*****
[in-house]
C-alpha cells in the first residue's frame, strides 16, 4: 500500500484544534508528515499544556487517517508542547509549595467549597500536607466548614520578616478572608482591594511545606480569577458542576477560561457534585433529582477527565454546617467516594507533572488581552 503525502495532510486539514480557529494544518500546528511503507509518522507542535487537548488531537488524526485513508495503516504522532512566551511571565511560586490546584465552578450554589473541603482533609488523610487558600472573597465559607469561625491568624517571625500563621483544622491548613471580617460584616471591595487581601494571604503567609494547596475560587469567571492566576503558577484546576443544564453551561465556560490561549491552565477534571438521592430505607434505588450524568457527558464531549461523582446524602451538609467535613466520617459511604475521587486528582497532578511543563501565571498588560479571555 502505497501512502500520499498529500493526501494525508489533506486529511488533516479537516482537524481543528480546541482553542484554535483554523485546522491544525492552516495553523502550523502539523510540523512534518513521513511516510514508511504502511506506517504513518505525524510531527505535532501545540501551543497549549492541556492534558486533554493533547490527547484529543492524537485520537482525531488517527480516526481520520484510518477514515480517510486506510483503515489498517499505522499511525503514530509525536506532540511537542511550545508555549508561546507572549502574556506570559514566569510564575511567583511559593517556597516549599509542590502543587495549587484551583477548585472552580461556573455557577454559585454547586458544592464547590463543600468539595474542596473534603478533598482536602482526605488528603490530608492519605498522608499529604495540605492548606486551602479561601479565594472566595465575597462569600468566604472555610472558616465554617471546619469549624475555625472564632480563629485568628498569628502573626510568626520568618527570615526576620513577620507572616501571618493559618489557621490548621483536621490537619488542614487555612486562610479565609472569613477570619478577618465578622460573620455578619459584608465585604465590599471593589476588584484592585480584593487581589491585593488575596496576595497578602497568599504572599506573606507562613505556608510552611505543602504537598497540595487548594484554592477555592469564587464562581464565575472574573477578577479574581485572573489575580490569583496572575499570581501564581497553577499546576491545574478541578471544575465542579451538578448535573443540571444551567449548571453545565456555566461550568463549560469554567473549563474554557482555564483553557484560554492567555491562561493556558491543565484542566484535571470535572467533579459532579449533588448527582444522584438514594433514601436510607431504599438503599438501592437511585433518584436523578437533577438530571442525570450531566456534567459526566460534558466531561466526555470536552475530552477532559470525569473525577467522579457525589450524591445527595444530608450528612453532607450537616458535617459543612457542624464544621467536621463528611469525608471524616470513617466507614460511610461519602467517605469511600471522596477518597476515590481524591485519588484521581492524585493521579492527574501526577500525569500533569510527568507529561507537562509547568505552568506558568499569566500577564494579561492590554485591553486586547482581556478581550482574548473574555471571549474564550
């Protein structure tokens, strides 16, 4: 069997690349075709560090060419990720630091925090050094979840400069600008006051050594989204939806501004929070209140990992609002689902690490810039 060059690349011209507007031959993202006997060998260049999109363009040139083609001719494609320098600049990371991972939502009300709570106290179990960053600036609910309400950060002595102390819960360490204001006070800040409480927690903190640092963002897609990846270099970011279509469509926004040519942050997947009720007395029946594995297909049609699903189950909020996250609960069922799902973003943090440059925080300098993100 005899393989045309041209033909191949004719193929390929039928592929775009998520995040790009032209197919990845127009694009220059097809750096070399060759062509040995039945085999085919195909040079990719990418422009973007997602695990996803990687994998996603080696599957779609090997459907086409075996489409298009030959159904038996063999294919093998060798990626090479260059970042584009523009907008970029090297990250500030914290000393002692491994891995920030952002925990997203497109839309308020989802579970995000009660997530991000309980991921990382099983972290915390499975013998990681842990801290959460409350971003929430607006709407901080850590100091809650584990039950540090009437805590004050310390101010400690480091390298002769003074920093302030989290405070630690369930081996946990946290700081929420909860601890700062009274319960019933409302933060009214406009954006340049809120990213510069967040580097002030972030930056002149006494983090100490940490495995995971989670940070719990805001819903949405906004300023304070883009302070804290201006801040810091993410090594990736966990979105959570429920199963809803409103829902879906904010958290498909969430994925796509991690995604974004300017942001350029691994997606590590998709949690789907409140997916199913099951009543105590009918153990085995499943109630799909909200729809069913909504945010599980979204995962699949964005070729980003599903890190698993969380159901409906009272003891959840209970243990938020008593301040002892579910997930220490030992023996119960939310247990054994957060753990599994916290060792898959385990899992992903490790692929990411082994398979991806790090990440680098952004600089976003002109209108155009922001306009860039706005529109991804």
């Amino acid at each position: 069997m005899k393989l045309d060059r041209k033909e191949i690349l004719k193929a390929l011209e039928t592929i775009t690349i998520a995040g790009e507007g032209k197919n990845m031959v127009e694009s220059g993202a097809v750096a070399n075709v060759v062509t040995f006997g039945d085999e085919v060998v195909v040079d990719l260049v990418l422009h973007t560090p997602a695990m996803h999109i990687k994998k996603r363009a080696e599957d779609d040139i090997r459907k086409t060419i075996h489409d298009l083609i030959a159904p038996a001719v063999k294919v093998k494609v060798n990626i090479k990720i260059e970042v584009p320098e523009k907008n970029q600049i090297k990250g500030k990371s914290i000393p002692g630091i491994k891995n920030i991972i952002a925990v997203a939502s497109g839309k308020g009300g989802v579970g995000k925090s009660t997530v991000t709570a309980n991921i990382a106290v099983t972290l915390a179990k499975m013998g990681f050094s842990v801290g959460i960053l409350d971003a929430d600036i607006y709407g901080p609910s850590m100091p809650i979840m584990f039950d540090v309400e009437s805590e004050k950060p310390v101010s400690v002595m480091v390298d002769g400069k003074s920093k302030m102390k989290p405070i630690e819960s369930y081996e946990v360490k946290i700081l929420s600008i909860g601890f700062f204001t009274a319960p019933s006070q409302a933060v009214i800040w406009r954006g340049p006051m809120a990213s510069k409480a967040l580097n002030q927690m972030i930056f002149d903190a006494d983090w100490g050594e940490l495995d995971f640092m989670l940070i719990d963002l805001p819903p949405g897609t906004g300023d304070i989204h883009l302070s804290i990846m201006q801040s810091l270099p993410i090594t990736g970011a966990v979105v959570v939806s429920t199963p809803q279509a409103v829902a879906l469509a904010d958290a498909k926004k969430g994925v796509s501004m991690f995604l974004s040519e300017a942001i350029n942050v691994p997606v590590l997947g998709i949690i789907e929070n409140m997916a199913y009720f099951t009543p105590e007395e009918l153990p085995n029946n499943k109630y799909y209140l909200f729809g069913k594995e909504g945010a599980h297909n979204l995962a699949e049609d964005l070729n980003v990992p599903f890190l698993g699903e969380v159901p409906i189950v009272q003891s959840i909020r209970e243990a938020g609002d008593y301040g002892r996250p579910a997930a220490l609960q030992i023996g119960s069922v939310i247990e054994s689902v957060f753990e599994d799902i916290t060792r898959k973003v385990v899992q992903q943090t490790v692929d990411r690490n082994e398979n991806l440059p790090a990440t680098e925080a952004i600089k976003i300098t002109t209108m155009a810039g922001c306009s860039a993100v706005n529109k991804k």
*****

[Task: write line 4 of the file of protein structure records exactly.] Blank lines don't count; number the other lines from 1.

């Amino acid at each position: 069997m005899k393989l045309d060059r041209k033909e191949i690349l004719k193929a390929l011209e039928t592929i775009t690349i998520a995040g790009e507007g032209k197919n990845m031959v127009e694009s220059g993202a097809v750096a070399n075709v060759v062509t040995f006997g039945d085999e085919v060998v195909v040079d990719l260049v990418l422009h973007t560090p997602a695990m996803h999109i990687k994998k996603r363009a080696e599957d779609d040139i090997r459907k086409t060419i075996h489409d298009l083609i030959a159904p038996a001719v063999k294919v093998k494609v060798n990626i090479k990720i260059e970042v584009p320098e523009k907008n970029q600049i090297k990250g500030k990371s914290i000393p002692g630091i491994k891995n920030i991972i952002a925990v997203a939502s497109g839309k308020g009300g989802v579970g995000k925090s009660t997530v991000t709570a309980n991921i990382a106290v099983t972290l915390a179990k499975m013998g990681f050094s842990v801290g959460i960053l409350d971003a929430d600036i607006y709407g901080p609910s850590m100091p809650i979840m584990f039950d540090v309400e009437s805590e004050k950060p310390v101010s400690v002595m480091v390298d002769g400069k003074s920093k302030m102390k989290p405070i630690e819960s369930y081996e946990v360490k946290i700081l929420s600008i909860g601890f700062f204001t009274a319960p019933s006070q409302a933060v009214i800040w406009r954006g340049p006051m809120a990213s510069k409480a967040l580097n002030q927690m972030i930056f002149d903190a006494d983090w100490g050594e940490l495995d995971f640092m989670l940070i719990d963002l805001p819903p949405g897609t906004g300023d304070i989204h883009l302070s804290i990846m201006q801040s810091l270099p993410i090594t990736g970011a966990v979105v959570v939806s429920t199963p809803q279509a409103v829902a879906l469509a904010d958290a498909k926004k969430g994925v796509s501004m991690f995604l974004s040519e300017a942001i350029n942050v691994p997606v590590l997947g998709i949690i789907e929070n409140m997916a199913y009720f099951t009543p105590e007395e009918l153990p085995n029946n499943k109630y799909y209140l909200f729809g069913k594995e909504g945010a599980h297909n979204l995962a699949e049609d964005l070729n980003v990992p599903f890190l698993g699903e969380v159901p409906i189950v009272q003891s959840i909020r209970e243990a938020g609002d008593y301040g002892r996250p579910a997930a220490l609960q030992i023996g119960s069922v939310i247990e054994s689902v957060f753990e599994d799902i916290t060792r898959k973003v385990v899992q992903q943090t490790v692929d990411r690490n082994e398979n991806l440059p790090a990440t680098e925080a952004i600089k976003i300098t002109t209108m155009a810039g922001c306009s860039a993100v706005n529109k991804k």